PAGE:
Great North Road
Posted by John W on June 26, 1998 at 11:11:58:
In response to The Great North Road, written by yetta loyd on June 24, 1998 at 17:56:24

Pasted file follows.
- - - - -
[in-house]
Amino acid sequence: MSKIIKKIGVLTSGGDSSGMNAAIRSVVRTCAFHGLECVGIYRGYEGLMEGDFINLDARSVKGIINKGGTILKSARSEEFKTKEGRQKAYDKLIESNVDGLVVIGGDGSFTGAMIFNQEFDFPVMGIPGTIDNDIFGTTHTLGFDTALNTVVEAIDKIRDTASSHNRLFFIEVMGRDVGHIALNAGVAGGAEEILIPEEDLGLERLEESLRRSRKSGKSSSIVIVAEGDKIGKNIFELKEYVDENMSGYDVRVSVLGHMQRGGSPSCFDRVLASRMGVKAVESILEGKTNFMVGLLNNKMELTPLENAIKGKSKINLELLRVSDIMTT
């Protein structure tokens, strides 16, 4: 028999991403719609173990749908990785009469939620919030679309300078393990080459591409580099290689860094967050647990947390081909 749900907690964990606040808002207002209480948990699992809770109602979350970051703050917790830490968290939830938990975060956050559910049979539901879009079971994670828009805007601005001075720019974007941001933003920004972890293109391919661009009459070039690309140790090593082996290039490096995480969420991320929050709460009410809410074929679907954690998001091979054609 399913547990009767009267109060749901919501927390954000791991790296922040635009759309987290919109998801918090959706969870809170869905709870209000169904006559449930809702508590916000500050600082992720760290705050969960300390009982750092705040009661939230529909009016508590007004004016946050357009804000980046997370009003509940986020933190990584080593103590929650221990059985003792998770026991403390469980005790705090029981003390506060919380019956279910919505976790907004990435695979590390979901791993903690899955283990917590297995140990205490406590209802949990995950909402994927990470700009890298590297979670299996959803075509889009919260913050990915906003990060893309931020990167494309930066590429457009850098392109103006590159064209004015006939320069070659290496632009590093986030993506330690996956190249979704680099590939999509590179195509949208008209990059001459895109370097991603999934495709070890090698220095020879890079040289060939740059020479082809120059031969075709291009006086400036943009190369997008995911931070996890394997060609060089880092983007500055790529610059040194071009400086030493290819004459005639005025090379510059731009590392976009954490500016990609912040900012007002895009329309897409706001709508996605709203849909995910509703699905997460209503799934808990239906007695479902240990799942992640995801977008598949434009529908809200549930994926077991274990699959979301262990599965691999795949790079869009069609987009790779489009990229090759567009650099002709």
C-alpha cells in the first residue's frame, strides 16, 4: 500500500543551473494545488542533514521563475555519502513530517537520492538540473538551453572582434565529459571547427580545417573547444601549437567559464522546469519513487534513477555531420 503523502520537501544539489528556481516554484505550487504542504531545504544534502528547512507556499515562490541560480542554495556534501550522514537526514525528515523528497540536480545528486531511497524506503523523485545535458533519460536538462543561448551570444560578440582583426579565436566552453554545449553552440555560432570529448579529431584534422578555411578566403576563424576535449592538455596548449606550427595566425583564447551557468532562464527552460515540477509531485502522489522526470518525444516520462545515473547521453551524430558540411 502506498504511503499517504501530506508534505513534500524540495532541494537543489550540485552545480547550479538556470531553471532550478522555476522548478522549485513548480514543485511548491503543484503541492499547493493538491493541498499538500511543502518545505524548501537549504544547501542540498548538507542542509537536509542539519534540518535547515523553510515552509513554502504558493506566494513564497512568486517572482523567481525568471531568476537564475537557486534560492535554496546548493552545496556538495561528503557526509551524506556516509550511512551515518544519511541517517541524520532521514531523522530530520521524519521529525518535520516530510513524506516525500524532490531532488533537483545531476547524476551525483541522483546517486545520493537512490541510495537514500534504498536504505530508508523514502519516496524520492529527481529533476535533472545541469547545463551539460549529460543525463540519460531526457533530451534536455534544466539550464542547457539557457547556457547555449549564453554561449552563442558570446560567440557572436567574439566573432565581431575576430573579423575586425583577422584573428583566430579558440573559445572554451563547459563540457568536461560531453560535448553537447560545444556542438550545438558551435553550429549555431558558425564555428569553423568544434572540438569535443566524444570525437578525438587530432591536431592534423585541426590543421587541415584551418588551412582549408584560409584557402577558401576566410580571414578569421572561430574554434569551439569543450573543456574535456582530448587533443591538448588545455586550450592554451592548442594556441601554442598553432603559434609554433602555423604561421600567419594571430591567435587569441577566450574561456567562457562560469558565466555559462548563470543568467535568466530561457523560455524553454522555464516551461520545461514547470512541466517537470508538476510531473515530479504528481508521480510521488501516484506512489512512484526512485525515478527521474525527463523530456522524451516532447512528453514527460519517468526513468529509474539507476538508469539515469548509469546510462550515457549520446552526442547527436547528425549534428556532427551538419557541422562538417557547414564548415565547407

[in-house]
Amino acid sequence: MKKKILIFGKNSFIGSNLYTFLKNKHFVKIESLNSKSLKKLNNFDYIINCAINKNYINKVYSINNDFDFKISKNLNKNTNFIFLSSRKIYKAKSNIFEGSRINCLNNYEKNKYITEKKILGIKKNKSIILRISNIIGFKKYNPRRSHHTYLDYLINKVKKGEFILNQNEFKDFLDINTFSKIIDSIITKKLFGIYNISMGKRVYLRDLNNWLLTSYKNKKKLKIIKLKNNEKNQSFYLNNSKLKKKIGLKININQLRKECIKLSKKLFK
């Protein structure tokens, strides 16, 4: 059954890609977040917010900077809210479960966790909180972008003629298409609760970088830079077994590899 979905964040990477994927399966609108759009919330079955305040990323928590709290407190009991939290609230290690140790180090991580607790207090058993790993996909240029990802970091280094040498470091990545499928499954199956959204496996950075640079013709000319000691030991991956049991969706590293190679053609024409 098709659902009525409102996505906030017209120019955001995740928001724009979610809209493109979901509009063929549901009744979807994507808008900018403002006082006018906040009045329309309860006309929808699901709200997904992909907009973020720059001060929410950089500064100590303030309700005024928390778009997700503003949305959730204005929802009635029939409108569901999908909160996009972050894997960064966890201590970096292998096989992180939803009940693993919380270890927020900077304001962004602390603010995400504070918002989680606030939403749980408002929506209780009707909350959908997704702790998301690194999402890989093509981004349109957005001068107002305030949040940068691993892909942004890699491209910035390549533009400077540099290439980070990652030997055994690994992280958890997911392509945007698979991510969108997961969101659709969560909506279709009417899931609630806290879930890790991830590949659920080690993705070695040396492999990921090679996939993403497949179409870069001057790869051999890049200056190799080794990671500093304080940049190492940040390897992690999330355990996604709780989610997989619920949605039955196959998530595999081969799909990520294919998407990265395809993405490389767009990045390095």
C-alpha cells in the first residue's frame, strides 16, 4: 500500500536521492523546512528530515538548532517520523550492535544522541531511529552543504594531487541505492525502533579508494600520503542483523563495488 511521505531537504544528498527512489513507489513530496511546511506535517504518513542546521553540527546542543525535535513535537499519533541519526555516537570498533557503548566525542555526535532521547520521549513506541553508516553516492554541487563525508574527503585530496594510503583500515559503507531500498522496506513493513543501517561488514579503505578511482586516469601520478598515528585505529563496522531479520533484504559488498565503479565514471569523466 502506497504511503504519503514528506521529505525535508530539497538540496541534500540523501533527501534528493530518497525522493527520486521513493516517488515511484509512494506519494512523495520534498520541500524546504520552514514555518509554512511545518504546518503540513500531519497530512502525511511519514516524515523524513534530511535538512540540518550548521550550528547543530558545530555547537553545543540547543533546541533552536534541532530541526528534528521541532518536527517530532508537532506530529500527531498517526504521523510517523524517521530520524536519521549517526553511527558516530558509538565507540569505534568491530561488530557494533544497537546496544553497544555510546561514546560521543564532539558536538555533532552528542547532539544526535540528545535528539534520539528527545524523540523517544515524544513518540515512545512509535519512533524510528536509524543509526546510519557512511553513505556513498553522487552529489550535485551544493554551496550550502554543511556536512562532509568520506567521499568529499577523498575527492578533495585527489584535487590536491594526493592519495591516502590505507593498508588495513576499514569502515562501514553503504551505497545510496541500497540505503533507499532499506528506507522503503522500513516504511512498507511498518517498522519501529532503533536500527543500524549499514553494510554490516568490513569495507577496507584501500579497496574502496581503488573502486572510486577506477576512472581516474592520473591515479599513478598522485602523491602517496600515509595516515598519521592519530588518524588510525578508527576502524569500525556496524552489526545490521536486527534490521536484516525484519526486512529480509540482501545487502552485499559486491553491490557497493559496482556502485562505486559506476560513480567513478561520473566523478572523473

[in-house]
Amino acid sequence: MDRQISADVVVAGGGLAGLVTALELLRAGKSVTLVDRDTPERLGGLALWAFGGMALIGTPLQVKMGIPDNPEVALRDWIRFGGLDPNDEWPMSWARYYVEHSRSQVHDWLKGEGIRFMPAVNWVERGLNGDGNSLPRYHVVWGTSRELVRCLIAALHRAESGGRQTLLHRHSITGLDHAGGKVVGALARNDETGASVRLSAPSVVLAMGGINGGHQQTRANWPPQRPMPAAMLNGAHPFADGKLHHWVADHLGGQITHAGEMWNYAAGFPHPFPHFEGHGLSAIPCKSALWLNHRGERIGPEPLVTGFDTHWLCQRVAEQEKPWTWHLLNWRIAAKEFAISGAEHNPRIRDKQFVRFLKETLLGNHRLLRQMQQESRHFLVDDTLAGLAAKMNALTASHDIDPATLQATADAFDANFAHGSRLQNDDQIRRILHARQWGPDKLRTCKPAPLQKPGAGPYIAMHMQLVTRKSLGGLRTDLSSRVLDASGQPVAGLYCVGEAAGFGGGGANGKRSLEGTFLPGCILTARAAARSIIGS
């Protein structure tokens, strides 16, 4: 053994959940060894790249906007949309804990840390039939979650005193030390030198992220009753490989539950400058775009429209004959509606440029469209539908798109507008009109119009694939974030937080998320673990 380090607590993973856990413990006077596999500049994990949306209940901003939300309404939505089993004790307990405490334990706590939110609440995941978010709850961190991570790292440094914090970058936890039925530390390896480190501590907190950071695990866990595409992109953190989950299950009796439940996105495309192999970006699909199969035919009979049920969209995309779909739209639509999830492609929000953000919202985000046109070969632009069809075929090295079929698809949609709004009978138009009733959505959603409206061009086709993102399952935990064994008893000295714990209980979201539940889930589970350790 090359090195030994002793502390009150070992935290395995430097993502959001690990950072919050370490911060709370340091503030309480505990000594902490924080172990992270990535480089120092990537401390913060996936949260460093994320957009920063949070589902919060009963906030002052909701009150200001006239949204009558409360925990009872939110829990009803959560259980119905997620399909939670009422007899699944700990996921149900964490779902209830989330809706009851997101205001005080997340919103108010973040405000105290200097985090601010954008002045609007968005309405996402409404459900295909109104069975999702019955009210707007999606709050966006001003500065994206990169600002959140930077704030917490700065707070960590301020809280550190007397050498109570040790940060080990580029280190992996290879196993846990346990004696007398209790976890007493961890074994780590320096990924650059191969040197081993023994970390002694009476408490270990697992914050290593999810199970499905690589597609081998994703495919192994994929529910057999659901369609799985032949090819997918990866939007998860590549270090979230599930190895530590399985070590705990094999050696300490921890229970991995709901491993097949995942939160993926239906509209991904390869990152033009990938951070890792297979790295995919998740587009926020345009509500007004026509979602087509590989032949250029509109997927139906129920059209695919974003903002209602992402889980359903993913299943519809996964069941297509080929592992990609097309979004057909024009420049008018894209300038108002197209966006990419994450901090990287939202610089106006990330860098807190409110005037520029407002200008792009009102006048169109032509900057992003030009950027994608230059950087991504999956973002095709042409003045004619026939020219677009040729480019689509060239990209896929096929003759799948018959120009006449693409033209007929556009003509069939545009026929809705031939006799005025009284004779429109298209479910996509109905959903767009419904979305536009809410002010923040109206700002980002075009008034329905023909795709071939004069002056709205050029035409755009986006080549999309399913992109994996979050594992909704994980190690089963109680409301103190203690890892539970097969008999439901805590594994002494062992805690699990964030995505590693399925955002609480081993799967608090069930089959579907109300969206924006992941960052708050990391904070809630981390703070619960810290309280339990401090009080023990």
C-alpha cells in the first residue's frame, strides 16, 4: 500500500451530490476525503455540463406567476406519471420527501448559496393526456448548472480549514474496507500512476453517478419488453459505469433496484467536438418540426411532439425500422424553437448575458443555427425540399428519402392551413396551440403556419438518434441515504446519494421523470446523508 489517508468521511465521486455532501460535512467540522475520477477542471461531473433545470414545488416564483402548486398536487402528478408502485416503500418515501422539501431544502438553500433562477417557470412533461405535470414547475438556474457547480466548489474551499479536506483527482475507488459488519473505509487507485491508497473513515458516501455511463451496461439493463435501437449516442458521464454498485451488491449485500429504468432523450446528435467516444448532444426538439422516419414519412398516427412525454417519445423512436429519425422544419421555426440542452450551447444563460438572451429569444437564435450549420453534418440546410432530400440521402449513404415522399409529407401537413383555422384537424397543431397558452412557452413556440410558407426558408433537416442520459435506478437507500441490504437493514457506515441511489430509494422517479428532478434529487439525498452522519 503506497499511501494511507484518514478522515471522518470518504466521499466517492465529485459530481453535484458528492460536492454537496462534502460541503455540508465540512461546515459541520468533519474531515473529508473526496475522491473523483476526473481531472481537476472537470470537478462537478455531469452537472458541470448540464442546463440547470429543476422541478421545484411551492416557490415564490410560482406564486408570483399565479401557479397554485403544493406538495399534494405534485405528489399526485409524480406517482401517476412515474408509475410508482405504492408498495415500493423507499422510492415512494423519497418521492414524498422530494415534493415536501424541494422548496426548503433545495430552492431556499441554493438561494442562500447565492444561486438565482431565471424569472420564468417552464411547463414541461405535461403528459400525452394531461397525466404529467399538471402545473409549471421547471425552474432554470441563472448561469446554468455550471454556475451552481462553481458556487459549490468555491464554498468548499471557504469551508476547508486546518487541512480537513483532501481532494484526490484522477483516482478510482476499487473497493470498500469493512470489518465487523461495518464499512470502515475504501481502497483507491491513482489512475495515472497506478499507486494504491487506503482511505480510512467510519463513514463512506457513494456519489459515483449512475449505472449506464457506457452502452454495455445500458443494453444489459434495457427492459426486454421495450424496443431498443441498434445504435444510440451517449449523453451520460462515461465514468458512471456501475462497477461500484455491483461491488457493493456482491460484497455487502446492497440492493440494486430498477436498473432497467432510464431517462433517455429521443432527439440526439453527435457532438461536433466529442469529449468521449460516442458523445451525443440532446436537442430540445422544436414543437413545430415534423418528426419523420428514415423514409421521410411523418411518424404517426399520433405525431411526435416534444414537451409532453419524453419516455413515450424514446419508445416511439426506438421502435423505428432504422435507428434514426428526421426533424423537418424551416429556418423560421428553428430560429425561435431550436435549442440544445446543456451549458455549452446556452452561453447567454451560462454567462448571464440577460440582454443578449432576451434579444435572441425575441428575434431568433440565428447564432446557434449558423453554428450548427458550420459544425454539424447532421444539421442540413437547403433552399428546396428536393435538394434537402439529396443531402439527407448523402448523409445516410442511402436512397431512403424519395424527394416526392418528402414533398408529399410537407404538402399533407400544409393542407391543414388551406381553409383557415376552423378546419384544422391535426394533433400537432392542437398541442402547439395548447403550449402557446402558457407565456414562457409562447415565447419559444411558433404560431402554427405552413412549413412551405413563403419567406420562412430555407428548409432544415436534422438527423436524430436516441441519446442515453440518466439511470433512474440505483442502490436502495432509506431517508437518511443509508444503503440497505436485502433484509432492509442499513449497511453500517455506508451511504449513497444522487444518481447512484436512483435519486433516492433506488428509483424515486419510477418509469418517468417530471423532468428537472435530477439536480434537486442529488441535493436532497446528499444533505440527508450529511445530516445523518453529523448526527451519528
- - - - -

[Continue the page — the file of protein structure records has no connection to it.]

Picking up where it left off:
The GNR corresponds roughly to the line of the current A1 and A1(M) on any British road map. It was originally built to link London and York , the two administrative centres of mediaeval Britain but used major stretches of the old Roman road Ermine Street, and Dere Street which prolonged it beyond York. Lincoln was the other main city on its route. The GNR was turnpiked as soon as 1663, the separate turnpike trusts would be responsible for lengths of a few tens of miles and charge tolls. After the rising of 1745 more attention was paid to roads and the GNR was improved right up to Scotland.Inns were used for changes of horses every thirty miles or so, but different vehicles changed horses at different intervals, so post houses, for fast carriages would be more frequent. By 1832 average speed was about 10 mph.
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